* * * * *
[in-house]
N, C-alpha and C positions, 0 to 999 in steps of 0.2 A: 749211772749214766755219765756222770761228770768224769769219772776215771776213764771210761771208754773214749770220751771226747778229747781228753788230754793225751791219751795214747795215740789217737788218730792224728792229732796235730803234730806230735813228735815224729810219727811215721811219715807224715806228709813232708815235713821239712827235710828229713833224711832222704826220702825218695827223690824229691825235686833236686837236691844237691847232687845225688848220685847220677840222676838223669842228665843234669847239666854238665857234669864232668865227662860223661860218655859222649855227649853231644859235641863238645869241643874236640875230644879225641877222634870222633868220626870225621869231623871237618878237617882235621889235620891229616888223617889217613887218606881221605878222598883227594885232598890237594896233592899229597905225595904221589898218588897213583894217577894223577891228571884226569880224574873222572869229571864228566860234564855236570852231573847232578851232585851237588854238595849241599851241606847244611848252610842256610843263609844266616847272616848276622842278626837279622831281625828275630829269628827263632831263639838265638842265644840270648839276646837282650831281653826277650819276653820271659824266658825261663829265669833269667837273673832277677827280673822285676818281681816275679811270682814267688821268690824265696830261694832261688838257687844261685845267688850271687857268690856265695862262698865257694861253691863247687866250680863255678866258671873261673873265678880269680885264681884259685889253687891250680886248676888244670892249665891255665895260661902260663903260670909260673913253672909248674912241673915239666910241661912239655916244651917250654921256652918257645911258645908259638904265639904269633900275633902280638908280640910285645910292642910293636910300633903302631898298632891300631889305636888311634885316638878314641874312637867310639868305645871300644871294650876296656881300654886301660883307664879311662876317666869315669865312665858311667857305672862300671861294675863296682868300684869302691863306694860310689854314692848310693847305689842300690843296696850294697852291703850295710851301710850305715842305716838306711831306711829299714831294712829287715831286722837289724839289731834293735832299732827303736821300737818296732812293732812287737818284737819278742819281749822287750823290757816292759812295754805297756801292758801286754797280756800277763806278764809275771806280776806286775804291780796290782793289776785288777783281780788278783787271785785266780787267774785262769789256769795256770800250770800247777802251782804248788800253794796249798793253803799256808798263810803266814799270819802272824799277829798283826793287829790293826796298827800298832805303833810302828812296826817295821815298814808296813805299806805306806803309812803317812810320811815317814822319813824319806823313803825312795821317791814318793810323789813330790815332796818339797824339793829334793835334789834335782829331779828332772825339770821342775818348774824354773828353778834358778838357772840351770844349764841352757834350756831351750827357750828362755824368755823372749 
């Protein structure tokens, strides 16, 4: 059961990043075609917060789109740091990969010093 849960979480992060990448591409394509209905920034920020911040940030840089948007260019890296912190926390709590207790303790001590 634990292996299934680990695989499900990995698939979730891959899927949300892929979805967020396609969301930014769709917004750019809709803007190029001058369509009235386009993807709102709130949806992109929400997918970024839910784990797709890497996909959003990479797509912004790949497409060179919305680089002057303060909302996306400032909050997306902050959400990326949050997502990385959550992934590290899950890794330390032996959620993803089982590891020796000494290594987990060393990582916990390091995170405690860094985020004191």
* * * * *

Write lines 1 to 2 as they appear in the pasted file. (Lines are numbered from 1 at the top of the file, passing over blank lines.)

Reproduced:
[in-house]
N, C-alpha and C positions, 0 to 999 in steps of 0.2 A: 749211772749214766755219765756222770761228770768224769769219772776215771776213764771210761771208754773214749770220751771226747778229747781228753788230754793225751791219751795214747795215740789217737788218730792224728792229732796235730803234730806230735813228735815224729810219727811215721811219715807224715806228709813232708815235713821239712827235710828229713833224711832222704826220702825218695827223690824229691825235686833236686837236691844237691847232687845225688848220685847220677840222676838223669842228665843234669847239666854238665857234669864232668865227662860223661860218655859222649855227649853231644859235641863238645869241643874236640875230644879225641877222634870222633868220626870225621869231623871237618878237617882235621889235620891229616888223617889217613887218606881221605878222598883227594885232598890237594896233592899229597905225595904221589898218588897213583894217577894223577891228571884226569880224574873222572869229571864228566860234564855236570852231573847232578851232585851237588854238595849241599851241606847244611848252610842256610843263609844266616847272616848276622842278626837279622831281625828275630829269628827263632831263639838265638842265644840270648839276646837282650831281653826277650819276653820271659824266658825261663829265669833269667837273673832277677827280673822285676818281681816275679811270682814267688821268690824265696830261694832261688838257687844261685845267688850271687857268690856265695862262698865257694861253691863247687866250680863255678866258671873261673873265678880269680885264681884259685889253687891250680886248676888244670892249665891255665895260661902260663903260670909260673913253672909248674912241673915239666910241661912239655916244651917250654921256652918257645911258645908259638904265639904269633900275633902280638908280640910285645910292642910293636910300633903302631898298632891300631889305636888311634885316638878314641874312637867310639868305645871300644871294650876296656881300654886301660883307664879311662876317666869315669865312665858311667857305672862300671861294675863296682868300684869302691863306694860310689854314692848310693847305689842300690843296696850294697852291703850295710851301710850305715842305716838306711831306711829299714831294712829287715831286722837289724839289731834293735832299732827303736821300737818296732812293732812287737818284737819278742819281749822287750823290757816292759812295754805297756801292758801286754797280756800277763806278764809275771806280776806286775804291780796290782793289776785288777783281780788278783787271785785266780787267774785262769789256769795256770800250770800247777802251782804248788800253794796249798793253803799256808798263810803266814799270819802272824799277829798283826793287829790293826796298827800298832805303833810302828812296826817295821815298814808296813805299806805306806803309812803317812810320811815317814822319813824319806823313803825312795821317791814318793810323789813330790815332796818339797824339793829334793835334789834335782829331779828332772825339770821342775818348774824354773828353778834358778838357772840351770844349764841352757834350756831351750827357750828362755824368755823372749 